An in vivo function for the transforming Myc protein: Elicitation of the angiogenic phenotype

Cam V. Ngo, Michael Gee, Nasim Akhtar, Duonan Yu, Olga Volpert, Robert Auerbach, Andrei Thomas-Tikhonenko*

*Corresponding author for this work

Research output: Contribution to journalArticlepeer-review

71 Scopus citations


The ability of neoplastic cells to recruit blood vasculature is crucial to their survival in the host organism. However, the evidence linking dominant oncogenes to the angiogenic switch remains incomplete. We demonstrate here that Myc, an oncoprotein implicated in many human malignancies, stimulates neovascularization. As an experimental model, we used Rat-1A fibroblasts that form vascular tumors upon transformation by Myc in immunocompromised mice. Our previous work and the use of neutralizing antibodies reveal that in these cells, the angiogenic switch is achieved via down-modulation of thrombospondin-1, a secreted inhibitor of angiogenesis, whereas the levels of vascular endothelial growth factor, a major activator of angiogenesis, remain high and unaffected by Myc. Consistent with this finding, overexpression of Myc confers upon the conditioned media the ability to promote migration of adjacent endothelial cells in vitro and corneal neovascularization in vivo. Furthermore, mobilization of estrogen-dependent Myc in vivo with the appropriate steroid provokes neovascularization of cell implants embedded in Matrigel. These data suggest that Myc is fully competent to trigger the angiogenic switch in vivo and that secondary events may not be required for neovascularization of Myc-induced tumors.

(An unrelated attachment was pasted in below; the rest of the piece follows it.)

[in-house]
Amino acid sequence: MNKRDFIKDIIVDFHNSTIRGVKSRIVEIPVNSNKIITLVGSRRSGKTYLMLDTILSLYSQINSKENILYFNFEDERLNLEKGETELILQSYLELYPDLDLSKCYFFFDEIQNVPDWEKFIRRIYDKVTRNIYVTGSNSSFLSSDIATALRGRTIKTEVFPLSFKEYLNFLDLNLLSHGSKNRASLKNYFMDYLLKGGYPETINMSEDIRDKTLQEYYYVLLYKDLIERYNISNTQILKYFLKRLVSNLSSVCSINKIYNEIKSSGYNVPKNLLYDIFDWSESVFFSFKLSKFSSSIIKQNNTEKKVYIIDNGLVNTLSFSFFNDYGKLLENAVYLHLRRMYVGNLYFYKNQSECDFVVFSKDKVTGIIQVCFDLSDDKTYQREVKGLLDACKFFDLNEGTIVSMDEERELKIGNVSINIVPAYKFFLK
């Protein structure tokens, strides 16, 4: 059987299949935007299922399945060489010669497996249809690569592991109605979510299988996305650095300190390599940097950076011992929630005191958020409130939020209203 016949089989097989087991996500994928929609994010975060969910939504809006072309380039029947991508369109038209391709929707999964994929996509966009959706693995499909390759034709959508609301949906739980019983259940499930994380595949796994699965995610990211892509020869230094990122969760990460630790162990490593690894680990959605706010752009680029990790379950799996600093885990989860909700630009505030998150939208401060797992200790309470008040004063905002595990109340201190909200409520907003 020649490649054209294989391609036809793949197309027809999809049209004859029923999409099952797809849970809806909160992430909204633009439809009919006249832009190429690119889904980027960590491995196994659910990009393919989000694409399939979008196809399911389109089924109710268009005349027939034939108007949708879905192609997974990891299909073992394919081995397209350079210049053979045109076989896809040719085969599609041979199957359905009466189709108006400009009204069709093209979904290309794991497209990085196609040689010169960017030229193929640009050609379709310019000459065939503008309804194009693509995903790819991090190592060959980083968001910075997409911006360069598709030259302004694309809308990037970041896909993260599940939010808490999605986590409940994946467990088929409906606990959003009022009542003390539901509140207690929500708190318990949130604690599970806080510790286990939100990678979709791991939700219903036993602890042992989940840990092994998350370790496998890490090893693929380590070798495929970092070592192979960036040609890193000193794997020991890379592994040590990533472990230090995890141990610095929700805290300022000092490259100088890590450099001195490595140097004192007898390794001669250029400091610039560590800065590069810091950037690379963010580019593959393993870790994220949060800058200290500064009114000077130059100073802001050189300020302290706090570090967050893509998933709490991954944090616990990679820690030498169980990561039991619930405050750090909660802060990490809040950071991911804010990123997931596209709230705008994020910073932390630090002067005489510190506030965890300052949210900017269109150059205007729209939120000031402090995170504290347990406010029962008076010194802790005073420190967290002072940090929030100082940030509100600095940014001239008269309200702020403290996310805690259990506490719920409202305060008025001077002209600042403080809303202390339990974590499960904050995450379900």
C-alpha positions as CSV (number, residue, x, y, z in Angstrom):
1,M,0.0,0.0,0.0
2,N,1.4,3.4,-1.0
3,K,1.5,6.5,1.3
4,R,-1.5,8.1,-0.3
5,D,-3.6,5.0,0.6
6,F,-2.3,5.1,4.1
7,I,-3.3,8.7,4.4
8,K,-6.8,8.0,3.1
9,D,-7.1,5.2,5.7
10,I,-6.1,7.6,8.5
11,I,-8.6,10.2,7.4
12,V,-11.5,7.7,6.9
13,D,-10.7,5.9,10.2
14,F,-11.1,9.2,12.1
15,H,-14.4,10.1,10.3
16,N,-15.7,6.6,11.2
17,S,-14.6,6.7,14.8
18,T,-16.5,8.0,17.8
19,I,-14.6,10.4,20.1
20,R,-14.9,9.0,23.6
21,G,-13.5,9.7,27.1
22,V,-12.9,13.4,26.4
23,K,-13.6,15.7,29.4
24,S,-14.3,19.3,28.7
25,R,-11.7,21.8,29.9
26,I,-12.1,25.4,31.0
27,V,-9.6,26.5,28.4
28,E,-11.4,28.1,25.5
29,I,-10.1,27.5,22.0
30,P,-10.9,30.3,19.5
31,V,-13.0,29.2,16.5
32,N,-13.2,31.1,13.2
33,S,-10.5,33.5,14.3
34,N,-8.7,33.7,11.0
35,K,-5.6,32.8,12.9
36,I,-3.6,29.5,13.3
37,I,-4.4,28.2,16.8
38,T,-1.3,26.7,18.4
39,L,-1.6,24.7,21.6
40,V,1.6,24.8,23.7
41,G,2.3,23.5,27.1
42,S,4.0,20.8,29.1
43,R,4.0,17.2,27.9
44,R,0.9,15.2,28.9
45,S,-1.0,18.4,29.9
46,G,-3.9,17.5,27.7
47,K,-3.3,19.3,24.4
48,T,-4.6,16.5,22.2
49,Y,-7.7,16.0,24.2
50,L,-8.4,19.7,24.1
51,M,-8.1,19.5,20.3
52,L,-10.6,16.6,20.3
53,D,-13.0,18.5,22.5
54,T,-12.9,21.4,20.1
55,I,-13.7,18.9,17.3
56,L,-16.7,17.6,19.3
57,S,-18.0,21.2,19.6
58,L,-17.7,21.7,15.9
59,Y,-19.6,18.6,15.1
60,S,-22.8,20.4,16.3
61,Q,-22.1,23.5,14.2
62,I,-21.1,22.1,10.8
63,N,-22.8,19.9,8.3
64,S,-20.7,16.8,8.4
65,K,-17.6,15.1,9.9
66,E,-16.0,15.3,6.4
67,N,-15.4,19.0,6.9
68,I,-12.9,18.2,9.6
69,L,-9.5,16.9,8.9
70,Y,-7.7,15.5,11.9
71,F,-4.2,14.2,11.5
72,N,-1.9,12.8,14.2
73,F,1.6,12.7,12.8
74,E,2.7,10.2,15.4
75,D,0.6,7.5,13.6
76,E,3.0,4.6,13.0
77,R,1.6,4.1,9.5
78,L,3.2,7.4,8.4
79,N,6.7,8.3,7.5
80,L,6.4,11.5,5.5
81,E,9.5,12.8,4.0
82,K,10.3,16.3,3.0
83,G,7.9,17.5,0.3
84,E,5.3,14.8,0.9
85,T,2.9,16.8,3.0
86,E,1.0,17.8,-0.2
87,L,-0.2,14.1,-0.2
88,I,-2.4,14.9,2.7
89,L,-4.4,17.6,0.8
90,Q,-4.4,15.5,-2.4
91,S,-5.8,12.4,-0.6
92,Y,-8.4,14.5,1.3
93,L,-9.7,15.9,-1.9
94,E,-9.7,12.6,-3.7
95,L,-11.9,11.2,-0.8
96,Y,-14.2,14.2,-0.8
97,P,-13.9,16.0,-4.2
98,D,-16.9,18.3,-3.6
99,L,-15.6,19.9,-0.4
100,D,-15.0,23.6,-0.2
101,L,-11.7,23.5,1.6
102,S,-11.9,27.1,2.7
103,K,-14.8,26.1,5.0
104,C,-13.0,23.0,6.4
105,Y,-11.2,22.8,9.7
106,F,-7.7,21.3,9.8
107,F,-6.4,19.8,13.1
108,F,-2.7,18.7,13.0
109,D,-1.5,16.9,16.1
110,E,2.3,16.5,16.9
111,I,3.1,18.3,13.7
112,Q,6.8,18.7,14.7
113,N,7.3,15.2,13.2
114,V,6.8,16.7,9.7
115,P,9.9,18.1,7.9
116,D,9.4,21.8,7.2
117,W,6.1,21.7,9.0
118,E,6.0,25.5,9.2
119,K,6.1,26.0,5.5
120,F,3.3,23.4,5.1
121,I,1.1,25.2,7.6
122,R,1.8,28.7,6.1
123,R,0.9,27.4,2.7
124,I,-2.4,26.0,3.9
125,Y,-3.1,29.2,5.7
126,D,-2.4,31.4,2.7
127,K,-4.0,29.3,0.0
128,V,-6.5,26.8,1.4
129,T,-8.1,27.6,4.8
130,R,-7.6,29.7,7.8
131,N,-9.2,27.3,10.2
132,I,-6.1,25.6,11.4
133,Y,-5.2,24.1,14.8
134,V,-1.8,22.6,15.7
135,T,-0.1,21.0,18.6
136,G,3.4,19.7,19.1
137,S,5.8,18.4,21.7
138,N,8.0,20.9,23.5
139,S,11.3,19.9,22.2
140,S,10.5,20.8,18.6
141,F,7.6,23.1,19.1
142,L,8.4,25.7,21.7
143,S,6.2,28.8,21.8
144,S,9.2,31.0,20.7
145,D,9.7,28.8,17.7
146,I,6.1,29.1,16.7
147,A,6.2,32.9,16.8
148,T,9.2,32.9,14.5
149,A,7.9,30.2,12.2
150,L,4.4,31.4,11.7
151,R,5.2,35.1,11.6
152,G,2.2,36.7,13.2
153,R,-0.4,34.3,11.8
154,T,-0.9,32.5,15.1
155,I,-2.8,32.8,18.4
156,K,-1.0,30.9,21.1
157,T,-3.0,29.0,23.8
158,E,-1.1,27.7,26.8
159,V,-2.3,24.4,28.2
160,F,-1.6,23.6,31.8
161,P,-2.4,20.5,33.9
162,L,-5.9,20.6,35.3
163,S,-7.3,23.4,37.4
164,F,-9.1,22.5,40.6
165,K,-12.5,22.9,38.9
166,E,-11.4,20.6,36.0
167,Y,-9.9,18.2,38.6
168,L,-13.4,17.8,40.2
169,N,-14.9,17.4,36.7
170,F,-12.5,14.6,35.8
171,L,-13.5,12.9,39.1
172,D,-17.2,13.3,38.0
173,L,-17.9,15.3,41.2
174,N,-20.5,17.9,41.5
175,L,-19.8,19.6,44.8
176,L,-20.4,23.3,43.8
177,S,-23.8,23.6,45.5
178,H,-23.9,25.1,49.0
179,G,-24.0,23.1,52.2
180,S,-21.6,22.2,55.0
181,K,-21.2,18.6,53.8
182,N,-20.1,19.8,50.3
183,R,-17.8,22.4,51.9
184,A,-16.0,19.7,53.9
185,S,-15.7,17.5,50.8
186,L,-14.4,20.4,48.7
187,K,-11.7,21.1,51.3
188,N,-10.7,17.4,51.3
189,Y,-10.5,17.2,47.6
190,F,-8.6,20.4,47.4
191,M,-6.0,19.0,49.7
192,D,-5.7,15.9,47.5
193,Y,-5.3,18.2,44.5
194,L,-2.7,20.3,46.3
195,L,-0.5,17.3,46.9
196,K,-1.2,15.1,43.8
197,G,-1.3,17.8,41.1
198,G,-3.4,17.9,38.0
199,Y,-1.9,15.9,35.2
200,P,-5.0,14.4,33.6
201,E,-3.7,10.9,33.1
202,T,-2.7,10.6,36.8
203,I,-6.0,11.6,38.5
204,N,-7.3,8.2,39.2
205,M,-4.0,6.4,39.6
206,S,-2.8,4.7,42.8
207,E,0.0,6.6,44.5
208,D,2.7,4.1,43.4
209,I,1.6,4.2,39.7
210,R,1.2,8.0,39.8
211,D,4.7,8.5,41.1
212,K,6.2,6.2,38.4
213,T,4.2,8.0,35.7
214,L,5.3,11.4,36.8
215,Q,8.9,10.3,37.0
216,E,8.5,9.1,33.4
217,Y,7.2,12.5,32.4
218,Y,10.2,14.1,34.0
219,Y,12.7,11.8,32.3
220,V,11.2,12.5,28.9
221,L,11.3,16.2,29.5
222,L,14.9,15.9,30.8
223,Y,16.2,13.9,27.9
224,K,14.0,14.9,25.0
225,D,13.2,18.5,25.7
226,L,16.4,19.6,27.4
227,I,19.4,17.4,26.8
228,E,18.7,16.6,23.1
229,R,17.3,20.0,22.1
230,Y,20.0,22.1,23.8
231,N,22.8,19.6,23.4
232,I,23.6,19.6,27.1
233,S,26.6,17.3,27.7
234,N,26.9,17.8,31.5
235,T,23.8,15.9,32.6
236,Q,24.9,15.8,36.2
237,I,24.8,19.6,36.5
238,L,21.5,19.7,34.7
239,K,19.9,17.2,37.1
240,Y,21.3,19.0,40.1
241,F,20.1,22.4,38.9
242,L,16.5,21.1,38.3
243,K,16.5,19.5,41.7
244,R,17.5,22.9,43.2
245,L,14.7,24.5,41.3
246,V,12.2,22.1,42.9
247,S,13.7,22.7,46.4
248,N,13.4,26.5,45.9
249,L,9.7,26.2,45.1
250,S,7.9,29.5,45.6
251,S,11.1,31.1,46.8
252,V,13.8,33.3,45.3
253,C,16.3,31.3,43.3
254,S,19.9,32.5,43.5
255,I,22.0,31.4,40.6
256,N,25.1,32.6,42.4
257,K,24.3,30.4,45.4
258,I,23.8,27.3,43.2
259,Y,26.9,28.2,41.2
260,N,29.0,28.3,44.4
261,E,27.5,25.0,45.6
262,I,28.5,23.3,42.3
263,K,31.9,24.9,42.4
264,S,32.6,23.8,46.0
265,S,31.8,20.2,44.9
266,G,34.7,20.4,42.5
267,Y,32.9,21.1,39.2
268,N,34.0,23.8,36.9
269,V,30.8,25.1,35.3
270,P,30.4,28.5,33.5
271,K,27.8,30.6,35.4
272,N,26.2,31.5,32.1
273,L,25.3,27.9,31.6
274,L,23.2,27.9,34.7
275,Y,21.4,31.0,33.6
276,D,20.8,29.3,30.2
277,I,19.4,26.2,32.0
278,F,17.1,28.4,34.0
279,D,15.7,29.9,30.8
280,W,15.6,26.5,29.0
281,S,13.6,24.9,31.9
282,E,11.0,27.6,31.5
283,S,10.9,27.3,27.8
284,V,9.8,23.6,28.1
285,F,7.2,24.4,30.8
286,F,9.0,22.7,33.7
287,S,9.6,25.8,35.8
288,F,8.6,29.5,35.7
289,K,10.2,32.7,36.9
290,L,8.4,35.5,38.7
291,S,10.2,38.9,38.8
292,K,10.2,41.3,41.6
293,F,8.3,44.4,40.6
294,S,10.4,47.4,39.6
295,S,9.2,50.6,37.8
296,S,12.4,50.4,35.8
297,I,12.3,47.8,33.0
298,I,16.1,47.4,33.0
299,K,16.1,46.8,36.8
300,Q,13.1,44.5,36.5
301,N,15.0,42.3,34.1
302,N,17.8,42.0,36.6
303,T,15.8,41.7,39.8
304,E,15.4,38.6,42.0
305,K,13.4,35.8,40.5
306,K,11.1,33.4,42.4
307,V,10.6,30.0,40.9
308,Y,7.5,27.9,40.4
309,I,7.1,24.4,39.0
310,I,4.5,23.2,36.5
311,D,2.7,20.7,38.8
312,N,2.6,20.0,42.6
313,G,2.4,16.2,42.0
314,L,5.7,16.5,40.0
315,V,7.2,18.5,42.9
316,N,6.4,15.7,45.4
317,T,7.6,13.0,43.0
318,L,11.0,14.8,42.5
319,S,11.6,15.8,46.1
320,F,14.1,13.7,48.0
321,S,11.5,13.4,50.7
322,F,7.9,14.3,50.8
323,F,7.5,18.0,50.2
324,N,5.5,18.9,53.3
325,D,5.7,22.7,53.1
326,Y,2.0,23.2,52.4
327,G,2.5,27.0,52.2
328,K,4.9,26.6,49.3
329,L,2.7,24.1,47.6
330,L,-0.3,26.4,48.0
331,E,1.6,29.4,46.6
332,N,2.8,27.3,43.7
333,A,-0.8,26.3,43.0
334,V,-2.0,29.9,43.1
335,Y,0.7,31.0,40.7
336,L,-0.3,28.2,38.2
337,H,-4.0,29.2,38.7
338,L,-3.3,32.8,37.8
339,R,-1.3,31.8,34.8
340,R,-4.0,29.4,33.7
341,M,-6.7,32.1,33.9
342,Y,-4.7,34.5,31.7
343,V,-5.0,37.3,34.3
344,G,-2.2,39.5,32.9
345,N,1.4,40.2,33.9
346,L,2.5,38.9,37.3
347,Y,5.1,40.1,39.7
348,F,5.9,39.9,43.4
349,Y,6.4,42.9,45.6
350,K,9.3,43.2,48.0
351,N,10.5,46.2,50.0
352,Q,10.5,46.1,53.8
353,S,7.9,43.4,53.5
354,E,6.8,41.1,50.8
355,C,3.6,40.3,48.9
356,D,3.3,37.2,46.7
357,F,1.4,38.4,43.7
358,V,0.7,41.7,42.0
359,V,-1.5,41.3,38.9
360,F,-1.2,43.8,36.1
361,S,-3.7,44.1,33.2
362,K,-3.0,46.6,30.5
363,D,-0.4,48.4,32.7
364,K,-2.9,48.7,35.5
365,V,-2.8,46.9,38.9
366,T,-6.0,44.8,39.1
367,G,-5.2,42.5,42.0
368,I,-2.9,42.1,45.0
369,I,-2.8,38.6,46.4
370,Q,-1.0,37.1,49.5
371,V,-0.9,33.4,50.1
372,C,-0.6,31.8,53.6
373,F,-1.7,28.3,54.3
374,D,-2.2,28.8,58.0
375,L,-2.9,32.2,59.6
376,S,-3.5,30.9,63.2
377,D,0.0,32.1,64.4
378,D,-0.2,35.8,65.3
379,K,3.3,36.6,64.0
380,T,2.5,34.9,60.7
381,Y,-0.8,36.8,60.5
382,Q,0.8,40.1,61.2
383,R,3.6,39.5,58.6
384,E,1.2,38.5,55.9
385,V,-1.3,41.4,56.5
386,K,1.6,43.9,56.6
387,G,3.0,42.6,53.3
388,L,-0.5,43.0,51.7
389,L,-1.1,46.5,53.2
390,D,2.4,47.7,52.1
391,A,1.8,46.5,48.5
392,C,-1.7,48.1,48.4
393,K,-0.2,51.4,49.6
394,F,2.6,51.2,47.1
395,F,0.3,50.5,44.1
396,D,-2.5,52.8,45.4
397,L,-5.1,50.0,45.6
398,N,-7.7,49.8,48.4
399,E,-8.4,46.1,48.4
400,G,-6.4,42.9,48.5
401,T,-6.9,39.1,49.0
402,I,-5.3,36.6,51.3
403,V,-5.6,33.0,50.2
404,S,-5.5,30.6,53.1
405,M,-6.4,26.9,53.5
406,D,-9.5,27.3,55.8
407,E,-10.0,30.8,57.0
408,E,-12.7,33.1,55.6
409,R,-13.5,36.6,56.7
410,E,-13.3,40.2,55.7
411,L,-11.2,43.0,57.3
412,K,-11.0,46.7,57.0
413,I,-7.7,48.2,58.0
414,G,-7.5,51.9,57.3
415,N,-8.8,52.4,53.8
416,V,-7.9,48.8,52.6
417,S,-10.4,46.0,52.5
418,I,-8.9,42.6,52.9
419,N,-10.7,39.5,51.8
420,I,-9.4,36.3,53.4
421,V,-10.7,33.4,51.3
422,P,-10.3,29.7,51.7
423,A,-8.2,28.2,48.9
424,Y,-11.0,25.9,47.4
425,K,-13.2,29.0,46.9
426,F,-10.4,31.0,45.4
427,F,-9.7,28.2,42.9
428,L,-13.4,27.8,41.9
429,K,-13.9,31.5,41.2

Original languageEnglish (US)
Pages (from-to)201-210
Number of pages10
JournalCell Growth and Differentiation
Issue number4
StatePublished - Apr 2000

ASJC Scopus subject areas

  • Molecular Biology
  • Cell Biology

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